This year, we’re expecting an announcement from the Government which we hope will be in favour of standardised packs, to give children one less reason to smoke.
Cancer patients in the UK deserve world-class services. The Government has big plans for change in the NHS and these started to be rolled out in 2012. We’ve been at the heart of efforts to make sure these work for cancer patients.
As well as the changes, June saw the Welsh Government publish its first comprehensive cancer plan – Together Against Cancer – which sets out how it will prevent more cancers and improve services in Wales. This is a great first step, but now we want to see it properly put into practice.
In July, new data emerged about the effectiveness of flexi-sigmoidoscopy – a bowel cancer screening test, which will save more lives if incorporated into the existing bowel screening programmes. The Government now has to roll out this technique quickly and effectively – a point we repeatedly stressed to them.
In September, we held our first regional Cancer Summit, attended by health experts and patients, to discuss how best to engage with the new NHS systems and structures created by the government’s reforms.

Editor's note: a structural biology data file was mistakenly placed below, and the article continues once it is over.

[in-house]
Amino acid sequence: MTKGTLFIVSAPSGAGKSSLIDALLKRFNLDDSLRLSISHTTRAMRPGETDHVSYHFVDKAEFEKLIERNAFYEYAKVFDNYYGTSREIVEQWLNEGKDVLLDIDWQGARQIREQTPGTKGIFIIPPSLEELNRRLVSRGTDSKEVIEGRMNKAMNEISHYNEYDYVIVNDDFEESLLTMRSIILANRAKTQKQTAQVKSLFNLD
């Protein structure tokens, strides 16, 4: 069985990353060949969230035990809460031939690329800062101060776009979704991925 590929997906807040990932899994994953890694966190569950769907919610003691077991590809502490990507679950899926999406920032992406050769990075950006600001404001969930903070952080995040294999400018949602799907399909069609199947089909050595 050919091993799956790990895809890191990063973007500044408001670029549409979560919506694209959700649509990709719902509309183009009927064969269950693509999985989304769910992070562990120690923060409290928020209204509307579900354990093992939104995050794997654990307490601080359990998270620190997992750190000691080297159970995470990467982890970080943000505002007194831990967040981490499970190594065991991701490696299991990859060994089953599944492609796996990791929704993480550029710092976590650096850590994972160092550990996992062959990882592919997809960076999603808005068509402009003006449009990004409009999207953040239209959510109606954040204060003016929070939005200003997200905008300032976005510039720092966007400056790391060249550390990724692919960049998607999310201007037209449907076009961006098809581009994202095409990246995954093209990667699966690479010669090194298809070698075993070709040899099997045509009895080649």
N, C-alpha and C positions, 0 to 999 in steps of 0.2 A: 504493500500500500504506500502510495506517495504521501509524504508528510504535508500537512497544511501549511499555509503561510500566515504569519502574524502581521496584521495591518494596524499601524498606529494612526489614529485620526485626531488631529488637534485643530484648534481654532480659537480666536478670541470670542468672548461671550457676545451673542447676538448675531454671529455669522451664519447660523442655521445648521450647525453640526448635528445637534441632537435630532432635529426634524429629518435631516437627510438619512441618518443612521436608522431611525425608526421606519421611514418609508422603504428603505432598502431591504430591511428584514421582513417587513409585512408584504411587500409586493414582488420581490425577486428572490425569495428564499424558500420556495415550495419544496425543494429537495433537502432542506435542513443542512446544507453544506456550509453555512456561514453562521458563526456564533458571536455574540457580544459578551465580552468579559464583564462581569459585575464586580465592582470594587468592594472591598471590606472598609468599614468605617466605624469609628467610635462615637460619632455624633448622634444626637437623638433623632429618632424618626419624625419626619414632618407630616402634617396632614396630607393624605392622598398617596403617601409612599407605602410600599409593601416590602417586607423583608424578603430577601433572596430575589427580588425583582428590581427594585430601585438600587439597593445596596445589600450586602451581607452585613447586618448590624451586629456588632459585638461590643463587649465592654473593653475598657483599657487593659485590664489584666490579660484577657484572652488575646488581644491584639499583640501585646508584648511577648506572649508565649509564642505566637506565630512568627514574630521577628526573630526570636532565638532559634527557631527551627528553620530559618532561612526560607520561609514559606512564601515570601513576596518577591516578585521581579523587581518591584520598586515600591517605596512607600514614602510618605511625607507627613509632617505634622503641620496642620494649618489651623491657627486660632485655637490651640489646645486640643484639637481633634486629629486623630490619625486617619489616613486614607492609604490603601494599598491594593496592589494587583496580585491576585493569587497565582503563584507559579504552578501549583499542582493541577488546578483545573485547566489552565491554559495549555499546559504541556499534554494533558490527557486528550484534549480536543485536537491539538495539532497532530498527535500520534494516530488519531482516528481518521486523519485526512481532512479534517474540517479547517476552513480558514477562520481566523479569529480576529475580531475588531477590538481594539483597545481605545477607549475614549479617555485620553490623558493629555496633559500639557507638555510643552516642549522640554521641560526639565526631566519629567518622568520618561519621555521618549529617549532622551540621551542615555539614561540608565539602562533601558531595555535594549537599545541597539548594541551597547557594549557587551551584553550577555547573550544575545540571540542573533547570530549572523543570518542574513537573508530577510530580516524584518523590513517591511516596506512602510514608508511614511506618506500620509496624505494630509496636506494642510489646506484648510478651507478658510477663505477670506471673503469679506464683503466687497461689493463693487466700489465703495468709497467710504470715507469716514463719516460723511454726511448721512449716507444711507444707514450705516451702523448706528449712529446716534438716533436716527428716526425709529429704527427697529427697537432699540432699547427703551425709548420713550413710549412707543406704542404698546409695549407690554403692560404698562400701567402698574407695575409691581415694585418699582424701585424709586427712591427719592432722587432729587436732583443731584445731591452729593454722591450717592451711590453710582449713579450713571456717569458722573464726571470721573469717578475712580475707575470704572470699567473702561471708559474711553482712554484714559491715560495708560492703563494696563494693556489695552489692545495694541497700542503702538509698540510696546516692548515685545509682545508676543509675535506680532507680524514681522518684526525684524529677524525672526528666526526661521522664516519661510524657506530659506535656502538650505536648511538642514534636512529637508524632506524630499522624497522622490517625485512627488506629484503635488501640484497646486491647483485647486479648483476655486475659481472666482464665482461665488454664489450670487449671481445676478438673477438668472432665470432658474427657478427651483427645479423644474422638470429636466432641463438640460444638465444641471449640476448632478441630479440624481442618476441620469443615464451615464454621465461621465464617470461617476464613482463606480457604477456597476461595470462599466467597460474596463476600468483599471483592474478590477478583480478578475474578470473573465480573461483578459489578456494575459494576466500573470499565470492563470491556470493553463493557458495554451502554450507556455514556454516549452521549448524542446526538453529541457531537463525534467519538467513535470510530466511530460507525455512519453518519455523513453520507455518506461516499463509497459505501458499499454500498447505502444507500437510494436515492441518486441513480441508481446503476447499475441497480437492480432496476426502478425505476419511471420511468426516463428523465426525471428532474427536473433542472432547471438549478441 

And in December we teamed up with the University of Birmingham to publish a report on the state of cancer services as the NHS reforms are rolled out. This valuable report adds a huge amount to our understanding of what’s happening on the ground – highlighting several concerns, but also showing that the NHS reforms have not yet had a significant impact on frontline cancer care.
The new NHS Commissioning Board, the body that will decide what patients need – and pay for it – will start operating from April, so we’ll be keeping a very close eye on the NHS in 2013 to make sure cancer patients don’t lose out.
Making sure patients get the best care isn’t just about NHS infrastructure. It’s also essential to make sure the best treatments are getting to the patients who need them.
Abiraterone had originally been turned down and we lobbied for NICE to recalculate its sums and for the pharmaceutical company to lower its price. Both these things happened, leading to the drug’s approval. We’re expecting big announcements about the way drugs are priced and paid for this year and we’ll be scrutinising the Government’s decisions to make sure effective treatments get to patients.
Following our 2011 Voice for Radiotherapy campaign, the October announcement from David Cameron of a Radiotherapy Innovation Fund of £15 million to help improve services in England was fantastic news. From April 2013, advanced radiotherapy techniques will be available to all patients in England where clinically appropriate, safe and cost-effective. This was followed soon after by an announcement of a further £8 million for radiotherapy – all welcome news.